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个人信息

博士生导师
Principal Investigator

Email: jmurray@sippe.ac.cn
个人网页:

研究方向

Beneficial Plant-Microbe Interaction Research

Jeremy Murray

个人简介

2017-present CEPAMS, Institute of Plant Physiology & Ecology, CAS, Principal Investigator, Shanghai, China
2010-2017 John Innes Centre, Group leader, Norwich, UK
2006-2009 The Noble Institute, Oklahoma, USA,Postdoc
2003-2006 SCPFRC, London, Canada, Postdoc
1998-2003 PhD University of Guelph, Guelph, Canada
1993-1997 MSc University of Western Ontario, London, Canada
1989-1993 BSc Dalhousie University, Halifax, Canada

研究工作

Our research seeks to uncover the molecular mechanisms underlying symbiotic infection of plants by beneficial microbes. To do this we are studying the processes underlying infection of plant roots by rhizobia and arbuscular mycorrhiza. Rhizobia are N-fixing bacteria that colonize the roots of plants to form an endosymbiosis with legumes in which fixed N is provided to the host plant in specialized organs called nodules. This symbiosis, called nodulation, has evolved from a more ancient interaction that arbuscular mycorrhizal fungi form with most land plants. In order to understand how these microbes are accommodated by the host plant we will identify host components required for the colonization of plant roots and the formation of intracellular infection structures.

主要成果

The key contributions of our lab include the identification of numerous genes required for infection by rhizobia and arbuscular mycorrhiza. We showed that cytokinin signalling negatively effects rhizobial infection, and both cytokinin and auxin are required for nodule formation (1). One of these genes, VAPYRIN, was the first structural gene identified to be required for infection of both rhizobia and arbuscular mycorrhizal fungi (2). Using VAPYRIN as a marker, we identified a novel subcellular structure which we have named the infectosome, which is associated with the polar growth of rhizobial infection threads. We further used transcriptomics studies to discover that genes associated with cell cycle activation are induced during infection of root hairs by rhizobia (3, 4).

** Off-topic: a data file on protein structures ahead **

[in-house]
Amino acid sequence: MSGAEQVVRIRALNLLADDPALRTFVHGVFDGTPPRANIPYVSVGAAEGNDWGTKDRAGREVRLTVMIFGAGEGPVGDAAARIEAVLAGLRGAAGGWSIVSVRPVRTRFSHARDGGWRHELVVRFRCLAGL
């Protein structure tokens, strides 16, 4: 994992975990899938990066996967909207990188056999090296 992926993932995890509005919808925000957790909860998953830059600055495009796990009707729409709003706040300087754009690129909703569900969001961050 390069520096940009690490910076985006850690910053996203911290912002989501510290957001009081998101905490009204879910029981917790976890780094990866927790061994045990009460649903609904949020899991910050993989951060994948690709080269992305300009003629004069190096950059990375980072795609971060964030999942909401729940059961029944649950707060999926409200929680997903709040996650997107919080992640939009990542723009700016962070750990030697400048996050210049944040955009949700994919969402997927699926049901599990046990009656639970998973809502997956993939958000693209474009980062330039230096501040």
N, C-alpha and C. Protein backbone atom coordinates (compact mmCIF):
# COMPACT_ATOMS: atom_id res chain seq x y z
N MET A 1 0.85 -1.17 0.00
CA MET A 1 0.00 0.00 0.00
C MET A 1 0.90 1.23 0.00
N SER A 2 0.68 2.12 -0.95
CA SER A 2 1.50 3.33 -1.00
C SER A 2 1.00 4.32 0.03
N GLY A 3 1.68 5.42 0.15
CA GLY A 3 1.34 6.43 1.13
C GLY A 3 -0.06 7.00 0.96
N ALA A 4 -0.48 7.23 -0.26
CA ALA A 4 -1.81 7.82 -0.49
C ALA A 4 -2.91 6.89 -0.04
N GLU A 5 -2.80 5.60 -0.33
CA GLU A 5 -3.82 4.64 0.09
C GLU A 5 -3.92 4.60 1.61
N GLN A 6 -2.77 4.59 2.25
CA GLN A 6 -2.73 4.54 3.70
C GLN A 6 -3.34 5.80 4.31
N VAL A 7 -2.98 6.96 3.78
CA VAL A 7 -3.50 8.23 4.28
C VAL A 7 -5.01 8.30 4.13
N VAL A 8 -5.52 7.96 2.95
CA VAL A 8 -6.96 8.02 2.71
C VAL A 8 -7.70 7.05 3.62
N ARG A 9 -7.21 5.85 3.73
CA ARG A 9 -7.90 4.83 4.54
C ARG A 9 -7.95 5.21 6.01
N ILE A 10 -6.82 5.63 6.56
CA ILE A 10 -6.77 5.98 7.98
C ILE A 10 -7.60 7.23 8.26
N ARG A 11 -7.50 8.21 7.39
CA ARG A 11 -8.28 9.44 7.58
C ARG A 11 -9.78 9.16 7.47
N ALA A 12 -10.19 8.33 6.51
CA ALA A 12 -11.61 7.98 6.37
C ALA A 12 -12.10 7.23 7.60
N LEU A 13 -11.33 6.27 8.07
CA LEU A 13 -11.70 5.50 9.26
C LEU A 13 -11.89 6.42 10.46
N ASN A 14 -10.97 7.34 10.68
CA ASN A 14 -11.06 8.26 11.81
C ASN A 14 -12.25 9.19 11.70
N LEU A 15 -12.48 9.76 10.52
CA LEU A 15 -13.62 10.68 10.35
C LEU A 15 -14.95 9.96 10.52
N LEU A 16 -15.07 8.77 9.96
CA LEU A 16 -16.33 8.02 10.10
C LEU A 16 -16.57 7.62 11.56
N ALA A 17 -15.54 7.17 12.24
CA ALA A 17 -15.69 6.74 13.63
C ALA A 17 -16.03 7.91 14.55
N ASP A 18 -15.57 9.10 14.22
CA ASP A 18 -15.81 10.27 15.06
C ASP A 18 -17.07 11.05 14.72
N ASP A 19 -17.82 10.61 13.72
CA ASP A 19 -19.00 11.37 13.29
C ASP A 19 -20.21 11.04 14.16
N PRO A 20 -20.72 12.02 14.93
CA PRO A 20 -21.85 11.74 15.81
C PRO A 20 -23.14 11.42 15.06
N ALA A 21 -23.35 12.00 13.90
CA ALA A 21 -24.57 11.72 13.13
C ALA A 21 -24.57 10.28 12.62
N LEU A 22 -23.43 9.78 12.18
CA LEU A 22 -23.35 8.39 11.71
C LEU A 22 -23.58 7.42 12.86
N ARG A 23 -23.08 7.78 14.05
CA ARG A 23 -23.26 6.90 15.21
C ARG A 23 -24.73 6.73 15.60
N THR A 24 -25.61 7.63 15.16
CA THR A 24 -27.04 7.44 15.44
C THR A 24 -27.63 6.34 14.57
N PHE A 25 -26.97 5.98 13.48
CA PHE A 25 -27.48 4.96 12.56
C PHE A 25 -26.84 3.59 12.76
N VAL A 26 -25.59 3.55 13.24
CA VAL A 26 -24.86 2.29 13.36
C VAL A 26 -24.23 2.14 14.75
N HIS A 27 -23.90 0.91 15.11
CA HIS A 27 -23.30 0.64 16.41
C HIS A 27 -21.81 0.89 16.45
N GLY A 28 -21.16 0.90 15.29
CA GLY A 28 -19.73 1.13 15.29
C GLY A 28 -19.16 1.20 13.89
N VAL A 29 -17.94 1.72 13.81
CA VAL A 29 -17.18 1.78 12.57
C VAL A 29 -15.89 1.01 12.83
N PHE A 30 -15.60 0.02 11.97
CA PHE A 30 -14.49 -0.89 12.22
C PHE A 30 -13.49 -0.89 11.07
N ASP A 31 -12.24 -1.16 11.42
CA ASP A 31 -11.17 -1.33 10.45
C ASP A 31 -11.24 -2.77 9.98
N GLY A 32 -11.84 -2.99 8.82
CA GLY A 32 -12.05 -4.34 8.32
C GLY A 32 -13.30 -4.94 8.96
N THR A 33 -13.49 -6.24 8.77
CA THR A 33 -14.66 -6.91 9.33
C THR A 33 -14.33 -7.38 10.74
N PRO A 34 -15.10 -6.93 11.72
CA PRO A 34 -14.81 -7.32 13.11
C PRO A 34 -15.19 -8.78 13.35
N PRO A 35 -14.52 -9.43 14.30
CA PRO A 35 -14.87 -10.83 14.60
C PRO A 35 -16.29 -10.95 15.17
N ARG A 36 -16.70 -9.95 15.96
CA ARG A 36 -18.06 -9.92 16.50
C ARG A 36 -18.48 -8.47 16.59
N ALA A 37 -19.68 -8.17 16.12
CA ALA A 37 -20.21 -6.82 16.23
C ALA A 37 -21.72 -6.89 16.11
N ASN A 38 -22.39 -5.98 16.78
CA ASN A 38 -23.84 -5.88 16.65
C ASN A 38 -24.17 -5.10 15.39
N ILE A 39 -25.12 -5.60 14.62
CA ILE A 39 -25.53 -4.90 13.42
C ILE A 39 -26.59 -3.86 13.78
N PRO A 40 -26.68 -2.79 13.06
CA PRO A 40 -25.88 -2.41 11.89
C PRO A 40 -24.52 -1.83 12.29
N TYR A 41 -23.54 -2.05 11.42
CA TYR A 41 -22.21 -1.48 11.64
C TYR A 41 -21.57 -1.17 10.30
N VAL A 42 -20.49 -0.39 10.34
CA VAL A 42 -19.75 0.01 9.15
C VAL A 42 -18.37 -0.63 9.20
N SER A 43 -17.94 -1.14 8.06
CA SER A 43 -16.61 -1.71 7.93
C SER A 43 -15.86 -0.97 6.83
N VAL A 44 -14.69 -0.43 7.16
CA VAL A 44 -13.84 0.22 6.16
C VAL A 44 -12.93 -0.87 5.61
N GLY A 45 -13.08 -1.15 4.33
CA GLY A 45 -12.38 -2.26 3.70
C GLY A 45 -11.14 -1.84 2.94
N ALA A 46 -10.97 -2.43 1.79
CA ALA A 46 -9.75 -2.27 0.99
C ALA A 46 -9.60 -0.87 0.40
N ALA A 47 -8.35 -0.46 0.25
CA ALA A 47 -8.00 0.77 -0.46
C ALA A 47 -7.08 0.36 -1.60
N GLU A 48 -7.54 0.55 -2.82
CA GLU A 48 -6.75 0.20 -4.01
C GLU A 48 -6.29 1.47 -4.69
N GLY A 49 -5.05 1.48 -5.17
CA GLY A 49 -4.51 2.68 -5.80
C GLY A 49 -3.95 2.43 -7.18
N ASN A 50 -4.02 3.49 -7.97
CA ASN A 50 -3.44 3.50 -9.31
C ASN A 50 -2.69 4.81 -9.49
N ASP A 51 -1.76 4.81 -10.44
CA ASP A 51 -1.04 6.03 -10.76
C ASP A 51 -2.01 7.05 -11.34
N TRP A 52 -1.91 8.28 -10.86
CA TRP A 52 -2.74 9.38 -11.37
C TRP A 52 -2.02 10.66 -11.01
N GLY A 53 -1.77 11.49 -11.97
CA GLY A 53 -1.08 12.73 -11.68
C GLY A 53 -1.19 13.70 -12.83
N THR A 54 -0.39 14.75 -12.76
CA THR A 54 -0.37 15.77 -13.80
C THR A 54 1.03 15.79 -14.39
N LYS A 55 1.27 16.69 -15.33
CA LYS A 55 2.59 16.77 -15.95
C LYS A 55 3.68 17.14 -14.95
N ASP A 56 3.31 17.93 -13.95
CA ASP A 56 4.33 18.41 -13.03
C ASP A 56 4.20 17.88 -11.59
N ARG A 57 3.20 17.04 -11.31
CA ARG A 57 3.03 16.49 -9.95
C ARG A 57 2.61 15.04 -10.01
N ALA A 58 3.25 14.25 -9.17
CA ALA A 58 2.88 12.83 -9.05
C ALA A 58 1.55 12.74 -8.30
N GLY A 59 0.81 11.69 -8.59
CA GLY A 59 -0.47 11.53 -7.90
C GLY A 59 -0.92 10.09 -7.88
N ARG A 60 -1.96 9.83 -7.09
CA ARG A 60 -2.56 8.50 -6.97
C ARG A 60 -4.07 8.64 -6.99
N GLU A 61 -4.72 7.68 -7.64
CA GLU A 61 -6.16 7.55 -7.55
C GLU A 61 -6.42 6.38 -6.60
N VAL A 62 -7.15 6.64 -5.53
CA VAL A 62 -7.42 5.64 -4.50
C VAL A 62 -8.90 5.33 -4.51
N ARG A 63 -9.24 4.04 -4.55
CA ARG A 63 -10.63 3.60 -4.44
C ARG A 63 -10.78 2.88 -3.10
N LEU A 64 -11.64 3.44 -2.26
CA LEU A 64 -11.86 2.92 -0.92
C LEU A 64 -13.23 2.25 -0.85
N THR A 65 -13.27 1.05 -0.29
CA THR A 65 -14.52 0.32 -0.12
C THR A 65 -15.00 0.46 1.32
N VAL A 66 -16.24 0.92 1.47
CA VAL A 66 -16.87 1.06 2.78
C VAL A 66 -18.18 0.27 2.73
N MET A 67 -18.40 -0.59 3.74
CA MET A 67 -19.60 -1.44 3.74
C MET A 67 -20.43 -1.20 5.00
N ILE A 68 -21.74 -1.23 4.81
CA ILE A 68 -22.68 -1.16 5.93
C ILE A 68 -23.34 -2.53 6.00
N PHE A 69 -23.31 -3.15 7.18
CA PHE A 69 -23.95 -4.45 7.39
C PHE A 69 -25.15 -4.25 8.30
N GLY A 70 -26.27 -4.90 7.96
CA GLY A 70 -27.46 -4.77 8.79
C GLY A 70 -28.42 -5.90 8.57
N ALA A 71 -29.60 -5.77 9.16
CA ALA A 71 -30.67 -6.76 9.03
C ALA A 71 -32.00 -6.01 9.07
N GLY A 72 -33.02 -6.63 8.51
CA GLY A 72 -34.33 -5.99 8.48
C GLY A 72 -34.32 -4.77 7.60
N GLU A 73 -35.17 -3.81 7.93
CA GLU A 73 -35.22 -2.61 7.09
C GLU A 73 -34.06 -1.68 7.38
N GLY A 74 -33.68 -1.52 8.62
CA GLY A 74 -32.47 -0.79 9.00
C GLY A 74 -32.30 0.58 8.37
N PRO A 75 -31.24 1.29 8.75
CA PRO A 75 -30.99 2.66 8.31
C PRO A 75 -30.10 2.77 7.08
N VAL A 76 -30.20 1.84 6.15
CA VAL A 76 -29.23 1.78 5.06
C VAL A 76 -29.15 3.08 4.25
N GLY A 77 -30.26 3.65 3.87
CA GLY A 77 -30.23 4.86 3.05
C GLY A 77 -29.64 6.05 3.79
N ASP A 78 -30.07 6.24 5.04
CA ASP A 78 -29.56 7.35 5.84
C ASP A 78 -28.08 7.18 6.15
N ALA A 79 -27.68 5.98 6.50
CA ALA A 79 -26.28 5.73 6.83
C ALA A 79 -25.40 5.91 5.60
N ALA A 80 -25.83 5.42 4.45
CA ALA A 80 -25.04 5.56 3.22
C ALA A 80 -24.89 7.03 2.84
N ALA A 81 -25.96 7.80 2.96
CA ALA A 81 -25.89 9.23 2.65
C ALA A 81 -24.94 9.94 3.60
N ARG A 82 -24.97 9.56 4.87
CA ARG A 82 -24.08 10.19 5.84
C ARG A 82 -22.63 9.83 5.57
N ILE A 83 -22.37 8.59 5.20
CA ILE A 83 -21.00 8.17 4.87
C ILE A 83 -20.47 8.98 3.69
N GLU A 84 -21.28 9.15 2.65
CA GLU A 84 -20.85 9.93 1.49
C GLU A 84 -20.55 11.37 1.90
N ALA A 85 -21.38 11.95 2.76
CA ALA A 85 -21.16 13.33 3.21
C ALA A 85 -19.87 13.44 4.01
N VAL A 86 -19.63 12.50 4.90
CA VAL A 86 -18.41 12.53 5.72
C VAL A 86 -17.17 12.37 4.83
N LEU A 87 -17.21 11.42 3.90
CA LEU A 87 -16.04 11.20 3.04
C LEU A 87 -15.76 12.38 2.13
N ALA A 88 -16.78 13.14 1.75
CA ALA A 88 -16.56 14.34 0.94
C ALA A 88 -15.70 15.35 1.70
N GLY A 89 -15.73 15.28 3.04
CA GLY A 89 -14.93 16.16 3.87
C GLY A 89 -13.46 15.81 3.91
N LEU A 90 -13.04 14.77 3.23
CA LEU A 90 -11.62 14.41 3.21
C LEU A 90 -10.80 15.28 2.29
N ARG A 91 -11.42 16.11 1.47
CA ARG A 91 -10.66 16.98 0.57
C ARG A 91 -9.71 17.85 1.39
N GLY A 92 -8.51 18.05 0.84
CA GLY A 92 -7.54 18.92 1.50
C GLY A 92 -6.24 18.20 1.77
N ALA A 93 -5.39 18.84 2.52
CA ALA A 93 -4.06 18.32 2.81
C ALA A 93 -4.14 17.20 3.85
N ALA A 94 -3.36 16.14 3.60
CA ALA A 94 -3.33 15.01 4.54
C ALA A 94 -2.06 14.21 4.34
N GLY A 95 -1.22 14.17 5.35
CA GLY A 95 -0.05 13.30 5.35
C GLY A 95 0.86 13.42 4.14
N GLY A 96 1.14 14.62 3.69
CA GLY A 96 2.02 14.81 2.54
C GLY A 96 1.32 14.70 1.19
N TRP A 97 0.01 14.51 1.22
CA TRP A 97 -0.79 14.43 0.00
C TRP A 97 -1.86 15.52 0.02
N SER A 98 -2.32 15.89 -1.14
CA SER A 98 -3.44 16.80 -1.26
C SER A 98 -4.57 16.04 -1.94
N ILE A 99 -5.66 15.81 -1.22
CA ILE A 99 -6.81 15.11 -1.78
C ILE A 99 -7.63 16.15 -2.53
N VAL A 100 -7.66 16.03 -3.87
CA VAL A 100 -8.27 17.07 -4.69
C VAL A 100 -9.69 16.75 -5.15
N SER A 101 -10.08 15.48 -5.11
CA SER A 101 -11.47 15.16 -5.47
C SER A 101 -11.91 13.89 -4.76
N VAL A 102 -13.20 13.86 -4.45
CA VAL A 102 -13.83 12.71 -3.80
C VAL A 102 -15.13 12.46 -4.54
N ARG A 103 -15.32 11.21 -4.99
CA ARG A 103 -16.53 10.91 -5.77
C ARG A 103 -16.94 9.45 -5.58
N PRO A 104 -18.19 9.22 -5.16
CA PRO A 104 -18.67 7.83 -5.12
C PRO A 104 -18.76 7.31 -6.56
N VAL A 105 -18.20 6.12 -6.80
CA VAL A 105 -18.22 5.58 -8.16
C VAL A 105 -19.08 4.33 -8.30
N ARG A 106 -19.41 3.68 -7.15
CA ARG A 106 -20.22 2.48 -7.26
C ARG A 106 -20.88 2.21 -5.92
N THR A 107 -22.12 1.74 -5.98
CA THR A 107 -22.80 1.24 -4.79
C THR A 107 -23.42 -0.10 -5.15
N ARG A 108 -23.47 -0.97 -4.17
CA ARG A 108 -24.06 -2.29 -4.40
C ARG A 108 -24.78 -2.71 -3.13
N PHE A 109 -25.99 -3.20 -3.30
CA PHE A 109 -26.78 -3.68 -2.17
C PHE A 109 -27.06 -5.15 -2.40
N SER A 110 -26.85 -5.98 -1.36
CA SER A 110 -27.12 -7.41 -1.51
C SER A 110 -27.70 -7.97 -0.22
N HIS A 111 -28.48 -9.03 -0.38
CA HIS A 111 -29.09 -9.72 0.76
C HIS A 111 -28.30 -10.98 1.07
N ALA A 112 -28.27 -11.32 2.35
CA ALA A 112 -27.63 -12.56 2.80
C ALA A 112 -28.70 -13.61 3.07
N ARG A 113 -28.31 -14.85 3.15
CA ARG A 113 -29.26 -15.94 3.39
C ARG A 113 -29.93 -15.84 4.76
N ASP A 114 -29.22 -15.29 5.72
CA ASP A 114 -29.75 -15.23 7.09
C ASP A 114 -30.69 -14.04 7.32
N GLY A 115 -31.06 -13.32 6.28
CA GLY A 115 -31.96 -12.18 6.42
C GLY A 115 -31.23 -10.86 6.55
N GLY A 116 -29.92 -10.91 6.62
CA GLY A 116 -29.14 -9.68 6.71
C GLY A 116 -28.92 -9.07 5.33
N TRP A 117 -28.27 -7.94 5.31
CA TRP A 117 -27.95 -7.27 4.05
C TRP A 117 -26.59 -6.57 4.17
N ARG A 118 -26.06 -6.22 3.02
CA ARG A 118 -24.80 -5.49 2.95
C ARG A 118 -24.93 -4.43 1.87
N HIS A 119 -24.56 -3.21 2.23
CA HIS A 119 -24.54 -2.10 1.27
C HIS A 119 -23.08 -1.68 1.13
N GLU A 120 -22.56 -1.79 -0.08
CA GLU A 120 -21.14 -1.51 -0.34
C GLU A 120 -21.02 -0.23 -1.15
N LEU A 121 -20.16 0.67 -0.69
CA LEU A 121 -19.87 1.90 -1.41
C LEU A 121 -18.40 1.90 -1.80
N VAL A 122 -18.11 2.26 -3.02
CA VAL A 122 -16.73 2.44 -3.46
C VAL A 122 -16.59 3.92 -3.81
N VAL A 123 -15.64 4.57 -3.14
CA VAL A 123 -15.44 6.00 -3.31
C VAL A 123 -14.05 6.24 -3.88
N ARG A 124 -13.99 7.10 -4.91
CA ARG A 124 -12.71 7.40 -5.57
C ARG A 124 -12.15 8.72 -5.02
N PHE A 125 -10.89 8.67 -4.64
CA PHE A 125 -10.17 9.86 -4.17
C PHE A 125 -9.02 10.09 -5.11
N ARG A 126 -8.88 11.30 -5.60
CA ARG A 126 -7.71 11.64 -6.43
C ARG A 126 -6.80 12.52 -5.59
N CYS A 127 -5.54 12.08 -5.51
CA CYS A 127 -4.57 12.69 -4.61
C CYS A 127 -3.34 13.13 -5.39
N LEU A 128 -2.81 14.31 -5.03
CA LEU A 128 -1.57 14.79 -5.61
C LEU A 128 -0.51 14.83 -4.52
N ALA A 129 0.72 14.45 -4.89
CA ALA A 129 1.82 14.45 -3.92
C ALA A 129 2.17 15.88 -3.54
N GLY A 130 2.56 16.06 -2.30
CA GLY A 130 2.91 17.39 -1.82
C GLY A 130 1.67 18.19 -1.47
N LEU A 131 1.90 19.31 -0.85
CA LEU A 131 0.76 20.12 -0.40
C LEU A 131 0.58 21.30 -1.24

1.     Liu CW#, Breakspear A, Stacey N, Findlay K, Nakashima J, Ramakrishnan K, Liu MX, Xie F, Endre G, Niebel FC, Oldroyd GED, Udvardi MK, Fournier J*, Murray JD*. (2019) A protein complex required for polar growth of rhizobial infection threads. Nature Communications. 10:2828; https://www.nature.com/articles/s41467-019-10029-y

    2.     Liu CW#,  Breakspear A#, Guan D, Cerri MR, Jackson K, Jiang SY, Robson F,  Radhakrishnan GV, Roy S, Bone C,  Stacey N, Rogers C, Trick M, Niebel A,  Oldroyd GED,  Carvalho-Niebel F,  Murray JD*. (2019) NIN Acts as a Network Hub Controlling a Growth Module Required for Rhizobial Infection. Plant Physiology. 179:1704-1722; http://www.plantphysiol.org/content/179/4/1704.long

    3.     Roy S#, Robson F, Lilley J, Liu CW, Cheng X, Wen J, Walker S, Sun J, Cousins D, Bone C, Bennett MJ, Downie JA, Swarup R, Oldroyd G, Murray JD*. (2017) MtLAX2, a Functional Homologue of the Arabidopsis Auxin Influx Transporter AUX1, Is Required for Nodule Organogenesis. Plant Physiol. 174: 326-338; http://www.plantphysiol.org/content/174/1/326

    4.     Murray JD#, Liu CW, Chen Y, Miller AJ*. (2017) Nitrogen sensing in legumes. J Exp Bot. 68(8): 1919-1926; (Review) https://academic.oup.com/jxb/article/68/8/1919/2645554

    5.     Liu CW#, Breakspear A, Roy S, Murray JD*. (2015) Cytokinin responses counterpoint auxin signaling during rhizobial infection. Plant Signaling & Behavior. 10(6): e1019982; https://www.ncbi.nlm.nih.gov/pmc/articles/PMC4623047/

    6.     Liu CW#, Murray JD* (2016) The Role of Flavonoids in Nodulation Host-Range Specificity: An Update. Plants (Basel). 5(3): 33; (Review) https://www.ncbi.nlm.nih.gov/pmc/articles/PMC5039741/

    7.     Chen DS#, Liu CW, Roy S, Cousins D, Stacey N, Murray JD*. (2015) Identification of a core set of rhizobial infection genes using data from single cell-types. Front Plant Sci. 6: 575; https://www.ncbi.nlm.nih.gov/pmc/articles/PMC4517396/

    8.     Breakspear A, Liu C, Roy S, Stacey N, Rogers C, Trick M, Morieri G, Mysore KS, Wen J, Oldroyd GED, Downie JA, Murray JD*. (2014) The root hair ‘Infectome’ of Medicago truncatula uncovers changes in cell cycle genes and reveals a requirement for auxin signalling in rhizobial infection. Plant Cell. 26:4680-701; http://www.plantcell.org/content/plantcell/early/2014/12/19/tpc.114.133496.full.pdf

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